You'll Never Guess What Happened To BuzzFeed's IPO Chances After It Missed Revenue By 20%

Buzzfeed’s plans for a rumored 2018 IPO, first reported back in March by Axios, just suffered a serious setback. In what amounts to a serious blow to the digital media pioneer’s credibility with investors, not to mention the potential impact on its lofty venture-capital-fueled valuation, the Wall Street Journal is reporting that Buzzfeed is on track to miss its 2017 revenue projections by between 15% and 20%.

Buzzfeed had expected revenue of $350 million, but will probably miss that target by between $50 million and $70 million, per WSJ.

If accurate, that would be at least the second major revenue miss for the site in the past two years, after reports surfaced in the spring of 2016 that Buzzfeed had missed its 2015 revenue projections by nearly 50%.

Indeed, investors reportedly told WSJ that prospects for an IPO next year now look remote.

Of course, widely missing your projections isn’t the sort of behavior that will help entice investment bankers to take a chance and underwrite what would be the first IPO for a major digital-media startup, a space that has suffered more than its fair share of disappointments.

Earlier today, WSJ reported that Mashable would sell itself to Ziff Davis publishing for a paltry $50 million, just one-fifth of the lofty $250 million valuation it had reported as recently as the spring of last year.

Some BuzzFeed investors have become worried about rising costs as Buzzfeed expands into areas like news and entertainment. Those frustrations were aired at a board meeting in recent weeks, in which directors confronted management about its profligate spending on expansion.

In what could be construed as a silver lining, one person close to BuzzFeed told WSJ the performance reflects a more general malaise this year in ad-supported media businesses and isn’t particular to the company. This means that, even if Buzzfeed doesn’t IPO next year, at least its main rivals - Vox and Vice Media - are facing similar headwinds.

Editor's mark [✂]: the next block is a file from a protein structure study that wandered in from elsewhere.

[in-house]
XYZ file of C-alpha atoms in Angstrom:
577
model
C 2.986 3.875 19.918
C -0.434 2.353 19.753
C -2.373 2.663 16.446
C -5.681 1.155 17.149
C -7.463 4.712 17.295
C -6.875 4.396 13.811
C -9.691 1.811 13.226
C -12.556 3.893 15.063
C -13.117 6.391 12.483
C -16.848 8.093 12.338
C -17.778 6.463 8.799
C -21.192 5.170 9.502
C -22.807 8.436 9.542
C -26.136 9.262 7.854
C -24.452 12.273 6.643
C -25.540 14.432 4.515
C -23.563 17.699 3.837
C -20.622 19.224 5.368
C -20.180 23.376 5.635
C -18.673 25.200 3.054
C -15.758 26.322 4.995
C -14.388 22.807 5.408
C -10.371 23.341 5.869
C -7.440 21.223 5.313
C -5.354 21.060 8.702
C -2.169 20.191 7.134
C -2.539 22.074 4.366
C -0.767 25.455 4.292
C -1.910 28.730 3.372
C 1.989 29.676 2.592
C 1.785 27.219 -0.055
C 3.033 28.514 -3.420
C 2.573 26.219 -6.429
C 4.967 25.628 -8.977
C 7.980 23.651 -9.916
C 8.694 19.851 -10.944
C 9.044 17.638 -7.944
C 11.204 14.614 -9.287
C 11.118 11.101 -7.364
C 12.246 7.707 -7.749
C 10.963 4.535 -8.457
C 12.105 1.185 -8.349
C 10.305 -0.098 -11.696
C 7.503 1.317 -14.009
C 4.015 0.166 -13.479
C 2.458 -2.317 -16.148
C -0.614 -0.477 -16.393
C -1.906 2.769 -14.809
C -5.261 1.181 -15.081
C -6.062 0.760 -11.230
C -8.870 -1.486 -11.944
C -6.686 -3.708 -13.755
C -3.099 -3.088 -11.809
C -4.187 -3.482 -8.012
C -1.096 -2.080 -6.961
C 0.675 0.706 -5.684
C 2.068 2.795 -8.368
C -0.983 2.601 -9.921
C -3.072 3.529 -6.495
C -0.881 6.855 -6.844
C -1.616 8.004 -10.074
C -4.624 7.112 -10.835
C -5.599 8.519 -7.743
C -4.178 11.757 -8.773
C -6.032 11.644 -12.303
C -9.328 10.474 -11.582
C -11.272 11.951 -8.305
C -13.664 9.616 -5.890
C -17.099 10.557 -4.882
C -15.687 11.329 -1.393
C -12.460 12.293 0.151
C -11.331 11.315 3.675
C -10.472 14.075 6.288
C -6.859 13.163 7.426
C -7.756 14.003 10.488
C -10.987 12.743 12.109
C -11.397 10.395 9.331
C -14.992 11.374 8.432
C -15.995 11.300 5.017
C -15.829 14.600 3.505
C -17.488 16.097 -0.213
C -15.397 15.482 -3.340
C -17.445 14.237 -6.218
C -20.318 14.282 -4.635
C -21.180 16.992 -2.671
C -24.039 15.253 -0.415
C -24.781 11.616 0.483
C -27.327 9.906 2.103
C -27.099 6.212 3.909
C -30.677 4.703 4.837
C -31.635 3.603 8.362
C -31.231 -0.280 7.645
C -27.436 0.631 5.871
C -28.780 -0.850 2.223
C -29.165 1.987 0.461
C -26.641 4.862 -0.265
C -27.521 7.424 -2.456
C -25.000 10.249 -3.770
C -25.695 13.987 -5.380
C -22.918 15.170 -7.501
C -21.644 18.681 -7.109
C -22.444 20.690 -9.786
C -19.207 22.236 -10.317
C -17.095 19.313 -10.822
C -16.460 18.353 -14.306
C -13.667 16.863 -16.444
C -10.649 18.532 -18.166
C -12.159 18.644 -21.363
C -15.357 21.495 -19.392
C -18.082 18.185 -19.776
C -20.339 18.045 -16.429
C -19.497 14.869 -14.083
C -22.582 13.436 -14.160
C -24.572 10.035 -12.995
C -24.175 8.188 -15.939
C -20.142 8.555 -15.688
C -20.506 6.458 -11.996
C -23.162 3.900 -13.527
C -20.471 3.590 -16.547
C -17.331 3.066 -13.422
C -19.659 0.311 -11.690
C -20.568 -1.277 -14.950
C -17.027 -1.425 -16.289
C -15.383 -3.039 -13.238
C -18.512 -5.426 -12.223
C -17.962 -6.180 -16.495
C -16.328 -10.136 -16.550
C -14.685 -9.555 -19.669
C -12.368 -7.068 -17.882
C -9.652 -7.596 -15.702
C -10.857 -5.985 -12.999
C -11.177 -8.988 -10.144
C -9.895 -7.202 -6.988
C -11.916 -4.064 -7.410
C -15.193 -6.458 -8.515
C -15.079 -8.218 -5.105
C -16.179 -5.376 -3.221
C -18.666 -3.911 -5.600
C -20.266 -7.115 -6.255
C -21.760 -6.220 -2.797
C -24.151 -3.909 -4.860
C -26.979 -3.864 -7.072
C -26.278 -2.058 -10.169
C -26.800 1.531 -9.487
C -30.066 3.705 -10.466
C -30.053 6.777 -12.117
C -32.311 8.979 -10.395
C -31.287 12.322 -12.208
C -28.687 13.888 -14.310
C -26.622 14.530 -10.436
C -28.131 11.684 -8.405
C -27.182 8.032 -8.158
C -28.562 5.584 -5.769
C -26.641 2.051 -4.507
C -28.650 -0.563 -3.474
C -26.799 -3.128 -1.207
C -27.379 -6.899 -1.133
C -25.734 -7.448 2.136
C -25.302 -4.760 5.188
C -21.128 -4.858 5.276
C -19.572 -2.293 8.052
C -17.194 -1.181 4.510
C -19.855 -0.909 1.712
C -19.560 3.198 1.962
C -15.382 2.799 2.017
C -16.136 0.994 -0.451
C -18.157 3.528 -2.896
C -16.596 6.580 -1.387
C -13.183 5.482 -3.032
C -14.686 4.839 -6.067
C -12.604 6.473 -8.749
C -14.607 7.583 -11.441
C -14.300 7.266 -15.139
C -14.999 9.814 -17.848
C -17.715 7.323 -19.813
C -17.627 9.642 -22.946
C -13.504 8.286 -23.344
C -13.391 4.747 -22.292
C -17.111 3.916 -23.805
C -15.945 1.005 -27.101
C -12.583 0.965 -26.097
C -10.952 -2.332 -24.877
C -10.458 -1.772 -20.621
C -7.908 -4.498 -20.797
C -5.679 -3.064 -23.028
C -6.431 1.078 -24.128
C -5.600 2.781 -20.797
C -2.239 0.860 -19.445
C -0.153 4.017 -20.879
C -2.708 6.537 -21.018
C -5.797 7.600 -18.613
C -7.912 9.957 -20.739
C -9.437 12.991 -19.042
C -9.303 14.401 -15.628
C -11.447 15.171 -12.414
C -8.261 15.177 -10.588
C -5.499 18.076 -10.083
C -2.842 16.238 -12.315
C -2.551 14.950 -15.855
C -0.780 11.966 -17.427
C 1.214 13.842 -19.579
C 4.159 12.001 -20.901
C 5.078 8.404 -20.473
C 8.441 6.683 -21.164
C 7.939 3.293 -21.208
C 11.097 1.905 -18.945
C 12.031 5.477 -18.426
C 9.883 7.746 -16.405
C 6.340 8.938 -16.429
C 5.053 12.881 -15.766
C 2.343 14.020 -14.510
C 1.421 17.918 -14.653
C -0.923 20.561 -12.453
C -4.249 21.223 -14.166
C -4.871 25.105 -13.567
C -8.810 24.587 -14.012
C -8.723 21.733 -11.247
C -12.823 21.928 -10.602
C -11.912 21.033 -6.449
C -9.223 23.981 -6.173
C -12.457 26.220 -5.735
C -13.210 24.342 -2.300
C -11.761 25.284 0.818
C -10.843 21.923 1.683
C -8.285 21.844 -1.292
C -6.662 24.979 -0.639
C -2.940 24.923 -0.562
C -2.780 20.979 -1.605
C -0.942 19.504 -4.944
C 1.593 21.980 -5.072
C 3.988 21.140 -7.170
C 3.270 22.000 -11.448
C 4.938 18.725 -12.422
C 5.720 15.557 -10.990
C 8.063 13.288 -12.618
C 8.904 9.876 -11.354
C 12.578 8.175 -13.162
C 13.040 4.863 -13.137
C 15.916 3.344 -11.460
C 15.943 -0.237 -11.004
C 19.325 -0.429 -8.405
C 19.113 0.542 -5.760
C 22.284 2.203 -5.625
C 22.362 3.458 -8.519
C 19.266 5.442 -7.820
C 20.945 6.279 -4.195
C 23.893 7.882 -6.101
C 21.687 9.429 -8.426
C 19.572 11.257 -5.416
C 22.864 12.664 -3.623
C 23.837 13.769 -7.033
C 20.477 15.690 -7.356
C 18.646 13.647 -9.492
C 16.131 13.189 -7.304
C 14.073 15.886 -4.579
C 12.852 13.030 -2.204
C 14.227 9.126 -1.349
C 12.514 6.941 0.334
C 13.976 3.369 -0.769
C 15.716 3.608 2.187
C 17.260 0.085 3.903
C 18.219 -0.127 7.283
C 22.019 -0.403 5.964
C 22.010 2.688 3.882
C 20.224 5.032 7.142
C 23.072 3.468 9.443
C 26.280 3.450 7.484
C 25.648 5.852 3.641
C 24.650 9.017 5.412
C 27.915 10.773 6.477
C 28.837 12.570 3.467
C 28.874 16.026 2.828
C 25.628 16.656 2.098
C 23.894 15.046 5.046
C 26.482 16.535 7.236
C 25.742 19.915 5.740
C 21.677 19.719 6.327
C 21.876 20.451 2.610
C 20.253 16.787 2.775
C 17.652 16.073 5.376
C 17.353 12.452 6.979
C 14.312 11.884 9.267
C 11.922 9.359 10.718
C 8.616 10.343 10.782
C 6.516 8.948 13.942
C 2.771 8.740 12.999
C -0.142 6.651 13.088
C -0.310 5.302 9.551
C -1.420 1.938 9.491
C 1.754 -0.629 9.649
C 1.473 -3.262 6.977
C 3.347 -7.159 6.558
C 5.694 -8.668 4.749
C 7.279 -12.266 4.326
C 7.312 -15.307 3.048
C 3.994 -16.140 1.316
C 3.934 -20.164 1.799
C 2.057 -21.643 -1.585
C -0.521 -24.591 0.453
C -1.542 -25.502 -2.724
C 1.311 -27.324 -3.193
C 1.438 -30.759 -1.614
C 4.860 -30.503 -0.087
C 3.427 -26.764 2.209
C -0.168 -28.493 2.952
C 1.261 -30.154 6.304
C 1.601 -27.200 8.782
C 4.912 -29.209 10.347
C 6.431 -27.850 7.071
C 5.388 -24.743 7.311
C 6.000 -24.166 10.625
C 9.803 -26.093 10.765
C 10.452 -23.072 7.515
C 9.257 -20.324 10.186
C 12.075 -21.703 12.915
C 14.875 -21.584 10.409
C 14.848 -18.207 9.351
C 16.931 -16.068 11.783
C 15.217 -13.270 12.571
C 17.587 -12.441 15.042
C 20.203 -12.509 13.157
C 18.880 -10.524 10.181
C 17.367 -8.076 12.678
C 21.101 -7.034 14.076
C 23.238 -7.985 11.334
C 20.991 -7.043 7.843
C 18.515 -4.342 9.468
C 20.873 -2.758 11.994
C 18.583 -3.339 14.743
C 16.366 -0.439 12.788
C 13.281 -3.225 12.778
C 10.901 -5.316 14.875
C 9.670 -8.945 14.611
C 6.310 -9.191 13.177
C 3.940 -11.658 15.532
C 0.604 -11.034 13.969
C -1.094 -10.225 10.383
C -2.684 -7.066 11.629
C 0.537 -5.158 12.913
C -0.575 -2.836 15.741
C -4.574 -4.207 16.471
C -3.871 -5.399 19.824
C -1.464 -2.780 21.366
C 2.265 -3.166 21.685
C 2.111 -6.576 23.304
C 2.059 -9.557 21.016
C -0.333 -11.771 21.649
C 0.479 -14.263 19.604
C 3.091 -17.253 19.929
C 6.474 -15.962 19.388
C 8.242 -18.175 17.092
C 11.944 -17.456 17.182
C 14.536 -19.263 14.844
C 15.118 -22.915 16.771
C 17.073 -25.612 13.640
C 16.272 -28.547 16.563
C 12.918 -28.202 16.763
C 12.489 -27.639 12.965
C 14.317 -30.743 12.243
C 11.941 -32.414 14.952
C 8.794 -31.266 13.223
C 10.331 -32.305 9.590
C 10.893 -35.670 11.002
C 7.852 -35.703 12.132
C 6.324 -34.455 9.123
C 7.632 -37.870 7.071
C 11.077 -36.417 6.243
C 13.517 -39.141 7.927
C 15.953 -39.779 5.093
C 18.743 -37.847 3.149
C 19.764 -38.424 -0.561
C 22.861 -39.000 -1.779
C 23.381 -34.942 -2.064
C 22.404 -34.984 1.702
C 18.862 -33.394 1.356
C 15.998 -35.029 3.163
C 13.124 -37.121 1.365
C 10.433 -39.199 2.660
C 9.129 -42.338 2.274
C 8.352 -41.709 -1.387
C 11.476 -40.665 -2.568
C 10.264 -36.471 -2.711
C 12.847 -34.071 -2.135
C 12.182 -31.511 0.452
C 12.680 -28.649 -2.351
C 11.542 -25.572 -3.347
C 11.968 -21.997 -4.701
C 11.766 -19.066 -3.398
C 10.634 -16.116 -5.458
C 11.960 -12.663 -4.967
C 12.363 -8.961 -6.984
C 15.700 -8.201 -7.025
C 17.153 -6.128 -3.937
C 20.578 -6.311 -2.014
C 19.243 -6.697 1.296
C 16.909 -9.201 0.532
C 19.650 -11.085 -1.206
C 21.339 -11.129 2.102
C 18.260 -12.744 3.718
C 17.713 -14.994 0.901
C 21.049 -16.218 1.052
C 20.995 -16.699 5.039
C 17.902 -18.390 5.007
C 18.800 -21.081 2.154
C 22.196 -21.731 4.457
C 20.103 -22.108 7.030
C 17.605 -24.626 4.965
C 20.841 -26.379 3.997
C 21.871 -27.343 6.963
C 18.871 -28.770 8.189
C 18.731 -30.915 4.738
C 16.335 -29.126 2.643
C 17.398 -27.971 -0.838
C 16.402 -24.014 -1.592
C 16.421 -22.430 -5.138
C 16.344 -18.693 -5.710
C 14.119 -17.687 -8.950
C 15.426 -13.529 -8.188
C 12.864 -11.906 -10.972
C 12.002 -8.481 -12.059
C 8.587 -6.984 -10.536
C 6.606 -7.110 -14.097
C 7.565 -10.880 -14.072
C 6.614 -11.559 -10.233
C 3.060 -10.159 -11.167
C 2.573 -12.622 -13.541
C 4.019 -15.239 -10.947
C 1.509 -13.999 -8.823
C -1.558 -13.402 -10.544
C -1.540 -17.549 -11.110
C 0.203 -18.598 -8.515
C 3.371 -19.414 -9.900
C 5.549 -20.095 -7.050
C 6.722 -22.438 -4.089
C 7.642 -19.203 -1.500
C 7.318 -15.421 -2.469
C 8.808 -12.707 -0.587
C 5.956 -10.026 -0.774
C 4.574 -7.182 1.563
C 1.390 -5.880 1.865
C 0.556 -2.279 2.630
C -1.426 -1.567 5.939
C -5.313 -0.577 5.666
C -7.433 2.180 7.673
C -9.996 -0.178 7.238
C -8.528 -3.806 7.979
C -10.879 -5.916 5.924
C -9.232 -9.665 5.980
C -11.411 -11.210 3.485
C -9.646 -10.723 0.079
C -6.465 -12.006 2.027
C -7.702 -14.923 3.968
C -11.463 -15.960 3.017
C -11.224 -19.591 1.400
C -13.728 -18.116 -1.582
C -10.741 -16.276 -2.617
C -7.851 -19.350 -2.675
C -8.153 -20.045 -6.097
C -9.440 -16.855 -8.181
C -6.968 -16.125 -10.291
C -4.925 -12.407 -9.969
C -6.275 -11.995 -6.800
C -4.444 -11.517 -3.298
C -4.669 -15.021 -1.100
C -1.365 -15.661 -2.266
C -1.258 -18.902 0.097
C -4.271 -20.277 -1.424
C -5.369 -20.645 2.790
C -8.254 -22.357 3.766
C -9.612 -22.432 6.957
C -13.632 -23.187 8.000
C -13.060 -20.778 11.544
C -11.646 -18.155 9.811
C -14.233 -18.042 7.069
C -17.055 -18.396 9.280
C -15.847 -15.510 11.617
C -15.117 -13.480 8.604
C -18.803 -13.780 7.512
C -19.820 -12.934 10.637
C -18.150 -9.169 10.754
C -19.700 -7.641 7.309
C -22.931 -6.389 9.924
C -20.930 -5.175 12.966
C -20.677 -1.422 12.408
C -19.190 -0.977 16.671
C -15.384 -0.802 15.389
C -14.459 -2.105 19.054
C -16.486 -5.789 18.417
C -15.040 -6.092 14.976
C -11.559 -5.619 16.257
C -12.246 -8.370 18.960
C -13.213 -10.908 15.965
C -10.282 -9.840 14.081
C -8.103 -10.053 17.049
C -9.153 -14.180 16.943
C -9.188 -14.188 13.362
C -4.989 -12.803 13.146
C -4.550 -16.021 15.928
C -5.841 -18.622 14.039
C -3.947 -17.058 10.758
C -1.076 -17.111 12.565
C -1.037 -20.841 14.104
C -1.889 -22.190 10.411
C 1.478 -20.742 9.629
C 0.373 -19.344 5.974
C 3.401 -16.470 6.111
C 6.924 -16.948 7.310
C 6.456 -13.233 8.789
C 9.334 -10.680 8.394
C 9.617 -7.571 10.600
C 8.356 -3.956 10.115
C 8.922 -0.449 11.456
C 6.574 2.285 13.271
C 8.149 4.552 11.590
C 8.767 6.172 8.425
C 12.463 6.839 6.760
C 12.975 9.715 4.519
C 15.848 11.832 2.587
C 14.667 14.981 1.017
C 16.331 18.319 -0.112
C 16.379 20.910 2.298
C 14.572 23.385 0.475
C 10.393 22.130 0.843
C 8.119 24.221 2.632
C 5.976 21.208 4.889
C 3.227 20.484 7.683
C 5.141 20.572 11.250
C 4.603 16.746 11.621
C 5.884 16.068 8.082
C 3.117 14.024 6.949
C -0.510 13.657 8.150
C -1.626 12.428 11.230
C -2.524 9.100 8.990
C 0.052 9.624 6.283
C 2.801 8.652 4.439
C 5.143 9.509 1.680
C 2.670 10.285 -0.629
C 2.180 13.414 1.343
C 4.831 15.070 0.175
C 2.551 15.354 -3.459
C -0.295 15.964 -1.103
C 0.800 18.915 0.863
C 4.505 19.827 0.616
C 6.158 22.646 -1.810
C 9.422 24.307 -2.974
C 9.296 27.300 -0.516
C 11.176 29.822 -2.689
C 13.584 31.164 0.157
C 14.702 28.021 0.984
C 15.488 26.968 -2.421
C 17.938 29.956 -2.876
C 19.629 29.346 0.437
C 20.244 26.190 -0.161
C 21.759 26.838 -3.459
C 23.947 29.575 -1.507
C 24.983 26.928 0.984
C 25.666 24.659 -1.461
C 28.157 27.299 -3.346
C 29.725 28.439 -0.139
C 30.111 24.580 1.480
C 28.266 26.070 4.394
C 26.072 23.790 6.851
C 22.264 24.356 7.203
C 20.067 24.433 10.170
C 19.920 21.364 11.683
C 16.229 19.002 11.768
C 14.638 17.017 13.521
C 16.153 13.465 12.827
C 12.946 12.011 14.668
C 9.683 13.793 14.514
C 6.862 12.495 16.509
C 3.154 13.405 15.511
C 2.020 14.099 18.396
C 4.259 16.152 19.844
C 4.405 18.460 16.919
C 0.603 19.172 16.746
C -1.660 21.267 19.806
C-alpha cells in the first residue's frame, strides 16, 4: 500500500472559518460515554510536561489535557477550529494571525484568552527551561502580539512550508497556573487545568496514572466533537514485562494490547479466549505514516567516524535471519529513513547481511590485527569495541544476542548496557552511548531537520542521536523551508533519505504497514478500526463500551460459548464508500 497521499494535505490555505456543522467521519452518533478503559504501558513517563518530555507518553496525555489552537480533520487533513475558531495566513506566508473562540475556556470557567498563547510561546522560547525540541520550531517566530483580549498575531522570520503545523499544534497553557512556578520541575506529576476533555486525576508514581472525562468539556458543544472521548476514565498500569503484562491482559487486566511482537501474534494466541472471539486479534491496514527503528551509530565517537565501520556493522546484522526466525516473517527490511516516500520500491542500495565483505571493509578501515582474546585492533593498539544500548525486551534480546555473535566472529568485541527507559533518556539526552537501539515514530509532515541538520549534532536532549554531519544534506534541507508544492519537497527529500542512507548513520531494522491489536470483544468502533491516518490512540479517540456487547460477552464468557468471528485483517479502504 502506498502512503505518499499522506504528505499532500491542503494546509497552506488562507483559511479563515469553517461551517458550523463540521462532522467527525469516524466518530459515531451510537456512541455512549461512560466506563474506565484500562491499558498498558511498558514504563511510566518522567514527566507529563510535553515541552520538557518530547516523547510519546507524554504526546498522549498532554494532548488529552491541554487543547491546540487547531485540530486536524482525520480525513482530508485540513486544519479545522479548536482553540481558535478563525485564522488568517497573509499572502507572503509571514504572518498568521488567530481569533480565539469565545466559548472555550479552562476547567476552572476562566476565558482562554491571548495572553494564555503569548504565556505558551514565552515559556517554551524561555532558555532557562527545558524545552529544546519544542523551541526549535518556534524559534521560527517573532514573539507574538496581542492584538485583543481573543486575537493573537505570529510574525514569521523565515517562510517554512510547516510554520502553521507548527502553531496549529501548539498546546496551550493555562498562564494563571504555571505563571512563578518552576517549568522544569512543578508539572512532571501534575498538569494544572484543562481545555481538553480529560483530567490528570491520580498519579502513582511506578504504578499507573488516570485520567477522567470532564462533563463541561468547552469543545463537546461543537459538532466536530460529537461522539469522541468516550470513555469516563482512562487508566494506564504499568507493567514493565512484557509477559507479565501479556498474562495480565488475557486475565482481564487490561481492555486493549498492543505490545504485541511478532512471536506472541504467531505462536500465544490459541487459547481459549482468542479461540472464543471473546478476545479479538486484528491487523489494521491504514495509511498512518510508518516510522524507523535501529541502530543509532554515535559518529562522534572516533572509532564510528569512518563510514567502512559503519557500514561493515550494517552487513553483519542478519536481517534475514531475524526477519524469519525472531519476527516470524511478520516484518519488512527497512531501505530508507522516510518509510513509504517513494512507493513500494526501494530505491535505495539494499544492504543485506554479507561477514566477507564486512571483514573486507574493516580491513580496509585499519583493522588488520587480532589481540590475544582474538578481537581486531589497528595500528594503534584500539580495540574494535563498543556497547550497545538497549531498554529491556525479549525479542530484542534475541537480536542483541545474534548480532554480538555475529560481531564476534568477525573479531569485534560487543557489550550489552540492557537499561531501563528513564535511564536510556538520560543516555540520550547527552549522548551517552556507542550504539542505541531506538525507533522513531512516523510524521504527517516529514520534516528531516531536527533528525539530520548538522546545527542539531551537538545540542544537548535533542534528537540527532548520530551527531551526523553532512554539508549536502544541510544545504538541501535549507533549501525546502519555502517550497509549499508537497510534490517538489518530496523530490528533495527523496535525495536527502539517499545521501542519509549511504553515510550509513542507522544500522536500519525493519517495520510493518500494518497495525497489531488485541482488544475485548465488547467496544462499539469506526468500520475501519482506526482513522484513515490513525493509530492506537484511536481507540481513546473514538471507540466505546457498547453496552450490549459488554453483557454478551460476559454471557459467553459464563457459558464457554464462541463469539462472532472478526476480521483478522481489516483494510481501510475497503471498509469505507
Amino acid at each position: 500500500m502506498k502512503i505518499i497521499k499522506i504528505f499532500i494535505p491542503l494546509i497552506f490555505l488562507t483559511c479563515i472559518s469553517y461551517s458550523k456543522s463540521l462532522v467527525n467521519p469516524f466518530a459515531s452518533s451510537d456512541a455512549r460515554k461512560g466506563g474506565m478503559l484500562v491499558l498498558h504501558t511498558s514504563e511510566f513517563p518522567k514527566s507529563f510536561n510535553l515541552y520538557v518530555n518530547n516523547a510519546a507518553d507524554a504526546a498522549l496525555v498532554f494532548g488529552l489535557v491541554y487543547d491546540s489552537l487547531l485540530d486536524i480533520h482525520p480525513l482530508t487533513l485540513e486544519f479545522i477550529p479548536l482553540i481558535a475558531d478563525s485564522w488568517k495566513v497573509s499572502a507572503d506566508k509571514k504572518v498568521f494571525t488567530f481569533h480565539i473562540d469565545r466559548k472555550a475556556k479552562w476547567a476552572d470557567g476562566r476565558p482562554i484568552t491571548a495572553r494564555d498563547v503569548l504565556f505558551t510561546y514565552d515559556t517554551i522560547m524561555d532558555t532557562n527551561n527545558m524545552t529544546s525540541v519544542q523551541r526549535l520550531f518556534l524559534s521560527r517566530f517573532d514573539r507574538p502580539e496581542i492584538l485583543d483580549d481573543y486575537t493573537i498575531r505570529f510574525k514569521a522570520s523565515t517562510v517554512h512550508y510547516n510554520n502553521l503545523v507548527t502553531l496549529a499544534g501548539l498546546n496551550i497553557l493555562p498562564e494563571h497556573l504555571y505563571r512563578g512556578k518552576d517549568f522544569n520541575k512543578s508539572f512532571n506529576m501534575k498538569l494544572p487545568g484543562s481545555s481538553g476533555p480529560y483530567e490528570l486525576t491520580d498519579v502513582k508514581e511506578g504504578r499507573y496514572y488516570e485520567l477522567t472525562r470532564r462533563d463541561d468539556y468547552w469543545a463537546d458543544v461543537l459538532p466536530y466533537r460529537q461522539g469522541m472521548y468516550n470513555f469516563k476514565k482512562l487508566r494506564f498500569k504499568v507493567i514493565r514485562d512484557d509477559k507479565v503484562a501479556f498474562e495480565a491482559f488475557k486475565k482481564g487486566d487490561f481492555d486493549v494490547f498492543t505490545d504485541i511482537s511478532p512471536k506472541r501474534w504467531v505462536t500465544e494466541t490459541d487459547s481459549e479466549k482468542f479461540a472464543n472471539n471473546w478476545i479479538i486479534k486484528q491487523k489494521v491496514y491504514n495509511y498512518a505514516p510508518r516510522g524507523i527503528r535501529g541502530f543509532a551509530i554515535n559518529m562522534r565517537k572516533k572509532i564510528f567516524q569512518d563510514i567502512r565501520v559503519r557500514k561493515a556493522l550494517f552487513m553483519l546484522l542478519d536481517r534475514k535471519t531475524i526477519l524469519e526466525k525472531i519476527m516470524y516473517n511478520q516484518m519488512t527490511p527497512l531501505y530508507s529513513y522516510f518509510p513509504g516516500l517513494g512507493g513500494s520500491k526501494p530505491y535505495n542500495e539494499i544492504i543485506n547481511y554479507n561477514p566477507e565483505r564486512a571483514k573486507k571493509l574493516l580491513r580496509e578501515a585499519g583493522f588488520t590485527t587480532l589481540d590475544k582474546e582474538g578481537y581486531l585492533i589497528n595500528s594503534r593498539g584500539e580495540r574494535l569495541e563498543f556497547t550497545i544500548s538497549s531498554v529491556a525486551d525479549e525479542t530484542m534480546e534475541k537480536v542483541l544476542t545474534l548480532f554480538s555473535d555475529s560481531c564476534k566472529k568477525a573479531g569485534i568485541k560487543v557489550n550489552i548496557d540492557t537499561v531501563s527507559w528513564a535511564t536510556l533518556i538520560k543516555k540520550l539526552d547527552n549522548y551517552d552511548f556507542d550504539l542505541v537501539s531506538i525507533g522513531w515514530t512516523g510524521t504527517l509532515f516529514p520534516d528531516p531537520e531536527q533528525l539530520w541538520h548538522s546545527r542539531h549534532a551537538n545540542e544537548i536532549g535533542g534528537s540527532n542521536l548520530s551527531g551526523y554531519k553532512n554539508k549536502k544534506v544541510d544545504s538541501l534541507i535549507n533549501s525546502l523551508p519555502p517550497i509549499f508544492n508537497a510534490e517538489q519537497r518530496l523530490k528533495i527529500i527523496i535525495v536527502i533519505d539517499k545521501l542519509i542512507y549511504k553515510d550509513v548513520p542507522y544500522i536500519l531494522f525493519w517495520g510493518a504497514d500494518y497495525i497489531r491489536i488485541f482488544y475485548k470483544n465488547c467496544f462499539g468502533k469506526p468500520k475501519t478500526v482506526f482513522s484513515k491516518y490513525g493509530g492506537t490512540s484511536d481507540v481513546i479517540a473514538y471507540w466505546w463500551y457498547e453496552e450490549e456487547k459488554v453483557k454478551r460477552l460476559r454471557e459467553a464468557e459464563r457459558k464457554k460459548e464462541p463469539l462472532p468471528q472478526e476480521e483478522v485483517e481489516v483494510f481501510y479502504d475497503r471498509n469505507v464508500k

To wit, Vice Media, the biggest of the players in the emerging-media space, is also expected to miss its revenue target of more than $800 million this year, though it is unclear to what degree, people close to the company said. Vice was valued at $5.7 billion when private-equity firm TPG invested $450 million in June. The company’s investors are pushing it to rein in costs and achieve profitability next year, according to one of the people.

As WSJ points out, digital media companies are finding that lines of business that succeeded early on - like creating custom content for brands - are becoming harder to scale up. Meanwhile, with each passing year, digital behemoths like Facebook and Google are tightening their grip on the advertising market.

The so-called “duopoly” is expected to account for a combined 63% of US digital ad spending in 2017, according to eMarketer, leaving a smaller pile of ad dollars for everyone else to fight for.

BuzzFeed for years had shied away from selling traditional display ads, or banner ads, finding that they didn’t grab users’ attention and sold for low prices. Instead it opted for its “native ads” like quizzes and videos sponsored by companies.

But in its quest for growth, in August the company changed its approach and began introducing display ads that can be bought in an automated, or “programmatic,” fashion, much like on many other websites.

BuzzFeed’s investors include Comcast Corp.’s NBCUniversal, which has invested $400 million, Andreessen Horowitz, Lerer Hippeau Ventures, New Enterprise Associates, RRE Ventures and Hearst Ventures.

NBCU’s latest infusion was about a year ago and valued Buzzfeed about $1.7 billion - less than half of Vice’s valuation.

Further complicating the IPO process, Buzzfeed’s Alexa ranking has slipped since the beginning of the year: It’s now only the 56th most popular US website - it had ranked below 50 as recently as this spring.

Of course, for anybody who reads Buzzfeed, the revenue miss is hardly a surprise.